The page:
Young Women's Access to and Use of Contraceptives: The Role of Providers' Restrictions in Urban Senegal

By Sidze, Estelle M.; Lardoux, Solene et al. | International Perspectives on Sexual and Reproductive Health, December 2014 | Go to article overview

Young Women's Access to and Use of Contraceptives: The Role of Providers' Restrictions in Urban Senegal


Sidze, Estelle M., Lardoux, Solene, Speizer, Ilene S., Faye, Cheikh M., Mutua, Michael M., Badji, Fanding, International Perspectives on Sexual and Reproductive Health


Family planning services were introduced in Senegal in the early 1960s at the private Blue Cross Clinic in Dakar, but it was only in 1981 that the government developed an administrative structure capable of directing a national program and began to provide information, education and counseling support and family planning services. Wider provision of family planning prior to 1981 was prohibited by a law passed during the 1920s, when Senegal was a French colony, (1) and repealed only in 1980. In 1988, a national population policy was issued, giving official and political approval of the family planning program and paving the way for progress in family planning in Senegal.

But despite changes in Senegal's legal and regulatory environment in regard to family planning, contraceptive prevalence has been slow to increase. According to the 2010-2011 Senegalese Demographic and Health Survey (DHS), only 12% of currently married women used a modern contraceptive method, compared with 8% in 1997 and 10% in 2005. (2) This slow change can be attributed to low demand for contraceptives, as well as to supply-side barriers. For instance, most African countries have been providing oral contraceptives and injectables through community-based distribution programs for decades; however, Senegal pilot-tested such a program only in 2012-2013, a delay caused by illogical restrictions on which types of providers can supply oral contraceptives and injectables. (3)

Nearly 30% of currently married Senegalese women have an unmet need for family planning--that is, they want to either postpone their next birth for at least two years or stop childbearing altogether, but are not currently using a contraceptive method; (2) the current level is slightly lower than in 2005 (32%). The level of unmet need in Senegal--especially for spacing (29% among currently married women)--is higher than in other West African countries, such as Burkina Faso, Ghana, Mali and Nigeria. (4)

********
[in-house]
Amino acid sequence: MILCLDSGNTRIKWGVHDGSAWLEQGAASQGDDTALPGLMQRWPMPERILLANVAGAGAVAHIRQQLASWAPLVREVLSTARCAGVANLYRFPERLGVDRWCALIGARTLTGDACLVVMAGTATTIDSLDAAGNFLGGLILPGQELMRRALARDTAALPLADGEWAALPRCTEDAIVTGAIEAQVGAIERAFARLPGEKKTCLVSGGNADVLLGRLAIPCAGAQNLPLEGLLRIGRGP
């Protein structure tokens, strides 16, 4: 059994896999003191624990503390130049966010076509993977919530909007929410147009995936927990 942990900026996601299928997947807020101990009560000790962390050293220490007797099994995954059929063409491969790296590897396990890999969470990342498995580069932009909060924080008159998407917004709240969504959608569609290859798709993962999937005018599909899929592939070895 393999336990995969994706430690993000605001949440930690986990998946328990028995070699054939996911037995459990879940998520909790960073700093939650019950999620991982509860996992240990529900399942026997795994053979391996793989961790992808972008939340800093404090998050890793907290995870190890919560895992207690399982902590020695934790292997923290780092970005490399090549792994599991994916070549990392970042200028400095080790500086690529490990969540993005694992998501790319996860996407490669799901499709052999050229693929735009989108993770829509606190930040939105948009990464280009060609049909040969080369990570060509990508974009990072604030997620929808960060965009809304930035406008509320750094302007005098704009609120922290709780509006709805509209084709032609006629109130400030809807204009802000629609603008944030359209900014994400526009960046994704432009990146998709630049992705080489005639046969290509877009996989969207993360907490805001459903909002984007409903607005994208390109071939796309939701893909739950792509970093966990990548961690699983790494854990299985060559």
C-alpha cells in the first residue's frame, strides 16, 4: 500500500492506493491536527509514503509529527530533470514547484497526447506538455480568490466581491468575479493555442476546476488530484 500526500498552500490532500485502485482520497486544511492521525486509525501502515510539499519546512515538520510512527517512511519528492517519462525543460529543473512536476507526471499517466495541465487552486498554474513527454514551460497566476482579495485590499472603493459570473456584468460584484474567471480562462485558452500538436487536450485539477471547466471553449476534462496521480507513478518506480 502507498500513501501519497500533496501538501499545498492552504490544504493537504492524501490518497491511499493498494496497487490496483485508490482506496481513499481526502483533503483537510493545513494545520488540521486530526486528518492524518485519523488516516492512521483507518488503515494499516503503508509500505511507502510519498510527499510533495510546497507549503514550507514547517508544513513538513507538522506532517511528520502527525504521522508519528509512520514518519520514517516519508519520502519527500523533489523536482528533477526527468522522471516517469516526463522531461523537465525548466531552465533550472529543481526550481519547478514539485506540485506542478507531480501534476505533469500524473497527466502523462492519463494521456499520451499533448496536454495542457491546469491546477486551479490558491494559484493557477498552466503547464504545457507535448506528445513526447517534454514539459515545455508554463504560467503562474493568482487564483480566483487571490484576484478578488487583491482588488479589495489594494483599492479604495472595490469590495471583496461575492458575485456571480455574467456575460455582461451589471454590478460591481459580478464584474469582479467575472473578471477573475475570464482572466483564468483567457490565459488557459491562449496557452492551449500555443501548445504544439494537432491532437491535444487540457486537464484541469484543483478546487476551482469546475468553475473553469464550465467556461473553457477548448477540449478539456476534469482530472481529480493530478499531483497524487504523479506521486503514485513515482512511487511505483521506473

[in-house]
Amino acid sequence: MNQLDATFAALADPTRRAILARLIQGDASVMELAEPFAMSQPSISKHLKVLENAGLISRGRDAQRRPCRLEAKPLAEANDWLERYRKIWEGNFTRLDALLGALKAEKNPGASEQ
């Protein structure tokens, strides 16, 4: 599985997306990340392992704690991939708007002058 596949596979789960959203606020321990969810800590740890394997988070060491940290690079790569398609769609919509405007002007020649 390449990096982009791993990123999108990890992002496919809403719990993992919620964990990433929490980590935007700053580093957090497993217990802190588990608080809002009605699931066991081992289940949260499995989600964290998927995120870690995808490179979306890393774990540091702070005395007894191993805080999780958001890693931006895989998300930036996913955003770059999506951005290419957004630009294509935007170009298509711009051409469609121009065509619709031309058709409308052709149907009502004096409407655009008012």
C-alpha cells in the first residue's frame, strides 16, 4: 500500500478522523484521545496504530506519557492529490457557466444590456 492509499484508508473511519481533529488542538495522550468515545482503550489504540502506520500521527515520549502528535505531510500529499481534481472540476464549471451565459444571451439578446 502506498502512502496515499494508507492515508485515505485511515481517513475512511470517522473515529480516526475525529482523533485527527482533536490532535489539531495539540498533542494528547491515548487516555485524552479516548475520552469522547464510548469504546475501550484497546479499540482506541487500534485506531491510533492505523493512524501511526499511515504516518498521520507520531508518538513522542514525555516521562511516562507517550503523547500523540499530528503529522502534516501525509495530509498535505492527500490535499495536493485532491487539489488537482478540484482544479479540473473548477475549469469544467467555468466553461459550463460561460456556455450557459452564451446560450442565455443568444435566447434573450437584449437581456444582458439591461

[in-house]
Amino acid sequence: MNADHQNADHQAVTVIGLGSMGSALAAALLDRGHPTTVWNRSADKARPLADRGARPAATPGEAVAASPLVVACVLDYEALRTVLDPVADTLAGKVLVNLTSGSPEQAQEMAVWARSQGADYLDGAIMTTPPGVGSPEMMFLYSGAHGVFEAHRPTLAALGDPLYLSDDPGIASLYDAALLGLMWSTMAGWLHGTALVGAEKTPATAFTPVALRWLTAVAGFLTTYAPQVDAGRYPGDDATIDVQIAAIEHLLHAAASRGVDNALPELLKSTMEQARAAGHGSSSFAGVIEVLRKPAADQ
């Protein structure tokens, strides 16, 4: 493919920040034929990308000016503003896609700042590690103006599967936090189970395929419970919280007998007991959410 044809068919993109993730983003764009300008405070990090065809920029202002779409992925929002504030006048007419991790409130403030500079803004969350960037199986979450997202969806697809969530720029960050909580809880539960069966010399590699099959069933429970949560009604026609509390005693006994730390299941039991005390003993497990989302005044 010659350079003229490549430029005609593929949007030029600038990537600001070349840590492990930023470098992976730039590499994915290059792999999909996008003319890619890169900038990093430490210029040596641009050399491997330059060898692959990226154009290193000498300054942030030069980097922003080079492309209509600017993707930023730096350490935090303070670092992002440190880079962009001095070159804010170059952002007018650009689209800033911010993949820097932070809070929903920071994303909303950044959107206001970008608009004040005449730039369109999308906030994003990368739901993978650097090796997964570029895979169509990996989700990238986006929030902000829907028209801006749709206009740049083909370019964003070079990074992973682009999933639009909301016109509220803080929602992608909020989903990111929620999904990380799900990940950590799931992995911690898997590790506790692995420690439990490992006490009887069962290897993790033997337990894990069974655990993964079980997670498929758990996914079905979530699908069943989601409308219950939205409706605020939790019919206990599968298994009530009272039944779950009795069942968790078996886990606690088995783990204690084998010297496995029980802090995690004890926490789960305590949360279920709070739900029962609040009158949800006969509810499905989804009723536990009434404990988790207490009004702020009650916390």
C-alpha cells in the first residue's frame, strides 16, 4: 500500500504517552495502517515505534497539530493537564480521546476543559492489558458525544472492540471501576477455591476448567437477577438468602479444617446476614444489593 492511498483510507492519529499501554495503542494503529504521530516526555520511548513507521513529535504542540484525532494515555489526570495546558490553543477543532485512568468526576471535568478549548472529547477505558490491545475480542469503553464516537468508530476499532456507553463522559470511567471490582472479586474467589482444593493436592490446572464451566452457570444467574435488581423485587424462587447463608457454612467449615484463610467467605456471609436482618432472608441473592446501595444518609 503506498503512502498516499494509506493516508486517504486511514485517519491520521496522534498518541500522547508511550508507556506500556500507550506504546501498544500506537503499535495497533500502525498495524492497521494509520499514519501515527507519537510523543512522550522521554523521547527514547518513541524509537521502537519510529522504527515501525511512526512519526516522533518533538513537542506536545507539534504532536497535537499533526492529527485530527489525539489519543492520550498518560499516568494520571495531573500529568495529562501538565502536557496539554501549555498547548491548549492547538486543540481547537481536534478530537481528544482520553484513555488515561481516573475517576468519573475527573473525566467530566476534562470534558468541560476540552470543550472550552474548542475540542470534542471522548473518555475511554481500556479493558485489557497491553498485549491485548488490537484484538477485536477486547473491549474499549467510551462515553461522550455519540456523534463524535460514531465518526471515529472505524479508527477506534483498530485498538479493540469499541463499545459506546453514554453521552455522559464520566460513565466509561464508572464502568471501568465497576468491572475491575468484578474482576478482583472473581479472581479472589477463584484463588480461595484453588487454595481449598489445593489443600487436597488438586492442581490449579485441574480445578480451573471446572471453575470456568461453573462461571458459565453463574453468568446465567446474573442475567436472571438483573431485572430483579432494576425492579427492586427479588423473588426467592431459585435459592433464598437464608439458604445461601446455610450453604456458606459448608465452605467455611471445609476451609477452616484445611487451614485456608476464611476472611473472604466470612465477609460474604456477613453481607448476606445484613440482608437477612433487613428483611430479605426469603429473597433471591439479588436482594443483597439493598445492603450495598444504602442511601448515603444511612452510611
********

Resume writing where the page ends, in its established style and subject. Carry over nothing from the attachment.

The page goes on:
Factors contributing to unmet need for family planning in developing countries include lack of contraceptive knowledge; poor quality of and access to family planning services; method cost; women's concerns about side effects; and women's, husbands' or family members' objections to contraceptive use. (4,5) According to a descriptive analysis of Urban Reproductive Health Initiative data, women's beliefs and misconceptions about contraceptives, husbands' objections to contraceptive use and the poor quality of family planning services are the most frequent reasons deterring women in urban Senegal from practicing contraception. (6)

Youth constitute a key target in reproductive health strategies and, in Senegal, appear to have particularly low levels of contraceptive use. For example, in 2010-2011, only 2% of all 15-19-year-olds and 6% of all 20-24-yearolds reported using a modern method; (2) the proportions among currently married women in those age-groups were slightly higher (5% and 8%, respectively). Access to reproductive health services remains an issue for young women and men because of cultural, medical and financial barriers. (7-9) For example, although there are no legal restrictions to providing oral contraceptive pills to unmarried young women, results from simulated client studies suggest that providers are reluctant to do so and tend to promote abstinence instead. (7,9) Consequences among young women of lack of access to reproductive health services are increased risk of unplanned pregnancy; unsafe abortion; STIs, including HIV; and early school dropout due to pregnancy. (7)

Previous research has stressed the importance of helping young people in developing countries to be effective contraceptive users. (10-12) As the medical mediators between clients' knowledge and fears and their use of contraceptives, health providers are also key to ensuring access to, and adoption and continued use of, contraceptive methods among youth. Health providers' knowledge and training influence access to specific contraceptives. …

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